For administrative professionals, job turnover can be relatively high, particularly in entry-level positions. At some point in your career, you'll probably need to conduct a job search while you are still employed. By treading carefully, you can leave your current job gracefully without sacrificing new job prospects.
Hunting for a job while you’re working is uncomfortable, but it is often necessary to maintain financial stability. According to a recent story in Businessweek, the US job market may not rebound fully until 2017; with the economic instability, it makes sense to hold onto your current position until you find a new one.
At some companies, employees are expressly prohibited from searching for a new job while they are still employed. Other companies, though they may not have a specific policy regarding job hunting, will automatically begin looking for your replacement when you announce plans to leave. Either way, it is usually best to keep your job search quiet to prevent negative ramifications at your current job. In most cases, you shouldn't tell even your most trusted colleagues; a single unintentional comment can land you in hot water and jeopardize your current livelihood.
Searching for a new job is a time-consuming process that often requires you to take action during the workday. For administrative professionals, who are often pulled in many different directions during a normal day, it can be difficult to stay focused. To make the job search easier, it is crucial to compartmentalize the responsibilities of your current job and your search.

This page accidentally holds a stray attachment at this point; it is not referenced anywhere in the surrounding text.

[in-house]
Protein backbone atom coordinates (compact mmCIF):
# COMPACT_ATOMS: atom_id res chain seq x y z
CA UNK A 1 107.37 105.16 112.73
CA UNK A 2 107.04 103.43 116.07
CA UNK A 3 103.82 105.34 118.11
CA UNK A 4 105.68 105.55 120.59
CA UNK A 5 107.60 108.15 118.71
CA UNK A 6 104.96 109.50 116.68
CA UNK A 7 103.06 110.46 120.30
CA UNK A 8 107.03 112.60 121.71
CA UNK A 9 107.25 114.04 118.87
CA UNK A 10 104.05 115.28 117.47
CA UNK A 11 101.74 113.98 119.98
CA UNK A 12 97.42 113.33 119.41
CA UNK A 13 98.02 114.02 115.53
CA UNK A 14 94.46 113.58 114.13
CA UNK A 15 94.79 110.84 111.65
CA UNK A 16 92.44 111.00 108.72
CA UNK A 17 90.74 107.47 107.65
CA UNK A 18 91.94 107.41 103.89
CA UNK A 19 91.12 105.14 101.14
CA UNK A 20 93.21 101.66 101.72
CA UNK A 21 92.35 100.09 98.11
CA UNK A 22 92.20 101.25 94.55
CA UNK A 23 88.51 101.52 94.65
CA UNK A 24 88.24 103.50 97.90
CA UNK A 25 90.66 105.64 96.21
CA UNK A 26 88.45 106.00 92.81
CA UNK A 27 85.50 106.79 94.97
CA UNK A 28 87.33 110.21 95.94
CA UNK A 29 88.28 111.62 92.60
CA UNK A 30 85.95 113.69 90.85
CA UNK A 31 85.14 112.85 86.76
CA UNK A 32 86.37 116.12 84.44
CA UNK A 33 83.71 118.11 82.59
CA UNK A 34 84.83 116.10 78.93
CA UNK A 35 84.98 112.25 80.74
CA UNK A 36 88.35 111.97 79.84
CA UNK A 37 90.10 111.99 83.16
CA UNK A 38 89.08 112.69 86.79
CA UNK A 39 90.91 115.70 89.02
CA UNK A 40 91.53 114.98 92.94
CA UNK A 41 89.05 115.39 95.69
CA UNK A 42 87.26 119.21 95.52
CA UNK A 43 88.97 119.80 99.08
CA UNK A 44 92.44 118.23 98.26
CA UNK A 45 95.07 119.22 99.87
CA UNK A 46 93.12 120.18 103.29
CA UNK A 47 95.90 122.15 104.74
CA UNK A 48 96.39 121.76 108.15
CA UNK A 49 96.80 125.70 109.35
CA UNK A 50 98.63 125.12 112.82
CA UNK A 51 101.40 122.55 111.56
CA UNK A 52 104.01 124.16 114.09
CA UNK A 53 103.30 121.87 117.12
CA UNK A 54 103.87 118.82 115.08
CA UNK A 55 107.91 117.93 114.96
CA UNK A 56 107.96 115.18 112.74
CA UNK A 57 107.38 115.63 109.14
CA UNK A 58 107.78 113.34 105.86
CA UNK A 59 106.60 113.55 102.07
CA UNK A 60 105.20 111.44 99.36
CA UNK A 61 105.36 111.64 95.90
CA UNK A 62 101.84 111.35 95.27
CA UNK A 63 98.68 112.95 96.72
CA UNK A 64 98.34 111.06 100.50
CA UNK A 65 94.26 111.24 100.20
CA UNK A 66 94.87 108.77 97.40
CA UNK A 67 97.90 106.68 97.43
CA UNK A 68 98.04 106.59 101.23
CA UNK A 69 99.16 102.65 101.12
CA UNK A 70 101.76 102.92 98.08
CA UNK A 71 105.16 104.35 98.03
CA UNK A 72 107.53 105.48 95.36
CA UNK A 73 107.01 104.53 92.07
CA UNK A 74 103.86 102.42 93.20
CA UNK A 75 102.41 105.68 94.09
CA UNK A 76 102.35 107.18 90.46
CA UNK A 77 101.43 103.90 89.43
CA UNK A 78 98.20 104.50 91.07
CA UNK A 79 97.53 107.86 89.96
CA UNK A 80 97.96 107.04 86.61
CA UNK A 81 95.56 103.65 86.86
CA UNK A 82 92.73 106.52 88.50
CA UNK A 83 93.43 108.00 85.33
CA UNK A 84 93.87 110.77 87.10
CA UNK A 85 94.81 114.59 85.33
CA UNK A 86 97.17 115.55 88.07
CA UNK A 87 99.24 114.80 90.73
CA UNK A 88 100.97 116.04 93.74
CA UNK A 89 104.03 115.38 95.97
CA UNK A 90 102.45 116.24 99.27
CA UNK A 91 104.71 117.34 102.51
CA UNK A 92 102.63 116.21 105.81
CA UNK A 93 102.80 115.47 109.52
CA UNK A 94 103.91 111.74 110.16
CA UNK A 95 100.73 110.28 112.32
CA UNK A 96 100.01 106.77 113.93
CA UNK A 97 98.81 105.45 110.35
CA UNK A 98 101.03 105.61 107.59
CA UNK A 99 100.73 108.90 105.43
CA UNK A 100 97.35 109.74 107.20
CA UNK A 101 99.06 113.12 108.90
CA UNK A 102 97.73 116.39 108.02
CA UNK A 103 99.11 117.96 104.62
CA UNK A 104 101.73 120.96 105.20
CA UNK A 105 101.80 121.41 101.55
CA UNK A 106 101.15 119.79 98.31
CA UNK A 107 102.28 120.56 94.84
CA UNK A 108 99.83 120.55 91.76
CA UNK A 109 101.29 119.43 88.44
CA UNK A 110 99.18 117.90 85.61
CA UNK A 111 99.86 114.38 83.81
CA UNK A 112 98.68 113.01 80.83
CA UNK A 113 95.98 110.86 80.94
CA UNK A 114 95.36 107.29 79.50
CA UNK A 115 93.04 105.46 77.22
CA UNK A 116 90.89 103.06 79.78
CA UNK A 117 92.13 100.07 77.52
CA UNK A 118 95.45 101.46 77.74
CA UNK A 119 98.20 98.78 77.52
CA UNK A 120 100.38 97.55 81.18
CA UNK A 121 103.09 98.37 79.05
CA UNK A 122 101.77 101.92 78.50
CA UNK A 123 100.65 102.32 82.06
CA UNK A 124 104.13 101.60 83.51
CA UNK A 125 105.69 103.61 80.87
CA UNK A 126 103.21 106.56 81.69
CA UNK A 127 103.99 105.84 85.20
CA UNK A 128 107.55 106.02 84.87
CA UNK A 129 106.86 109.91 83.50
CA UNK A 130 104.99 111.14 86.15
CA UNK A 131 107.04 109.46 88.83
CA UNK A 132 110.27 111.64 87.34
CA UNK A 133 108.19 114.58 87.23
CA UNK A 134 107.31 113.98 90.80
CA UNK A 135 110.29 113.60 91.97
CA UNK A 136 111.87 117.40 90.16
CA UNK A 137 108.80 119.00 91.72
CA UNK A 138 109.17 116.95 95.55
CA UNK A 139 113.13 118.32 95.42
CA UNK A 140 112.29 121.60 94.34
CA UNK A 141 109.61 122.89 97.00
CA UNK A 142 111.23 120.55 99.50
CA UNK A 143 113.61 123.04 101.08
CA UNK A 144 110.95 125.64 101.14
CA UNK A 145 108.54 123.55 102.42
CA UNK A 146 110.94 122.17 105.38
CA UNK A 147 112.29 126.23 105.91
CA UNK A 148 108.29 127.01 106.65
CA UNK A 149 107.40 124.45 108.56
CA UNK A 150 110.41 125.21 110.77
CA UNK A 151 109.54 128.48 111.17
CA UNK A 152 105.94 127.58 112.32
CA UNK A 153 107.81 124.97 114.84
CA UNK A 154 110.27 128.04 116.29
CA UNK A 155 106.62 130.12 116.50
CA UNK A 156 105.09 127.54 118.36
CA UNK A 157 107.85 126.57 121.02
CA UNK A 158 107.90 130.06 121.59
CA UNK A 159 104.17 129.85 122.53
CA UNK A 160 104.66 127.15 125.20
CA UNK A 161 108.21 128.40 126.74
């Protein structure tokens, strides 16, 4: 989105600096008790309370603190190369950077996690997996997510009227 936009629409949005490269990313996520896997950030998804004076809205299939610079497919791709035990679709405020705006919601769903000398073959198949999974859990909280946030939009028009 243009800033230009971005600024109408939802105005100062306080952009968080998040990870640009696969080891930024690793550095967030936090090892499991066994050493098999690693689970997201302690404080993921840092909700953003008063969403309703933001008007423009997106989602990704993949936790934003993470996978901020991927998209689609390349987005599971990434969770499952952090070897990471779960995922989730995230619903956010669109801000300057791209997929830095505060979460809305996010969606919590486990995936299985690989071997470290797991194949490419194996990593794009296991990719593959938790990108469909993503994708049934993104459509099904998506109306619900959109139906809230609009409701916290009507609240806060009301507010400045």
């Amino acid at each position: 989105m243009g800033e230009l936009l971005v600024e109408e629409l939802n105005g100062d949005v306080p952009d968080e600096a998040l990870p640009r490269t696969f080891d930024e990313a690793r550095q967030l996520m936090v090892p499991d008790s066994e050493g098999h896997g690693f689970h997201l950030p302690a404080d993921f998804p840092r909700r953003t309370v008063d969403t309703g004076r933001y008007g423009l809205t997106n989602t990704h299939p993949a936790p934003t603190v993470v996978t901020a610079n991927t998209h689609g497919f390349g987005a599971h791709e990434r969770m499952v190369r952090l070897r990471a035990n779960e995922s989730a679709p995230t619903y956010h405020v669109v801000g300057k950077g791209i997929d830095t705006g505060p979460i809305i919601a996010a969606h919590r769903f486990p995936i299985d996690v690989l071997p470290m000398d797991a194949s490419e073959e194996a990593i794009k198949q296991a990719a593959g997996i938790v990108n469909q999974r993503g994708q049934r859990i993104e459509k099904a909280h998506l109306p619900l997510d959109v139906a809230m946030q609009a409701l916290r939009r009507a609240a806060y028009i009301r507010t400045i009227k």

The first step in compartmentalizing is to use separate contact information for your job search and your job. Use a personal email address and your personal cell phone number with all contacts relating to the job hunt. While you are keeping busy at work, turn off your phone and don’t open your personal email; that way, you’ll be less tempted to shift focus. By keeping communication channels separate, you can reduce the chance that your boss will accidentally hear a phone call or see an email relating to the search.
Once you’ve separated your communication methods, you must figure out how to compartmentalize your time. Not only is it unethical to conduct a job search on company time, it can ruin your reputation at your company. As tempting as it may be, restrict your search-related communication to coffee breaks and lunch breaks. Avoid using company computers to send emails or look up information. If possible, take your breaks outside of the office building; in doing so, you can reduce the chance that someone will overhear a conversation with a potential employer. By compartmentalizing your time, you can make it easier to stay on task while you look for a new position.
Conducting a job search is an exhausting and demanding process, but it is important not to let it interfere with your daily responsibilities. By keeping busy at work and staying on task, you can preserve your reputation with your current company.
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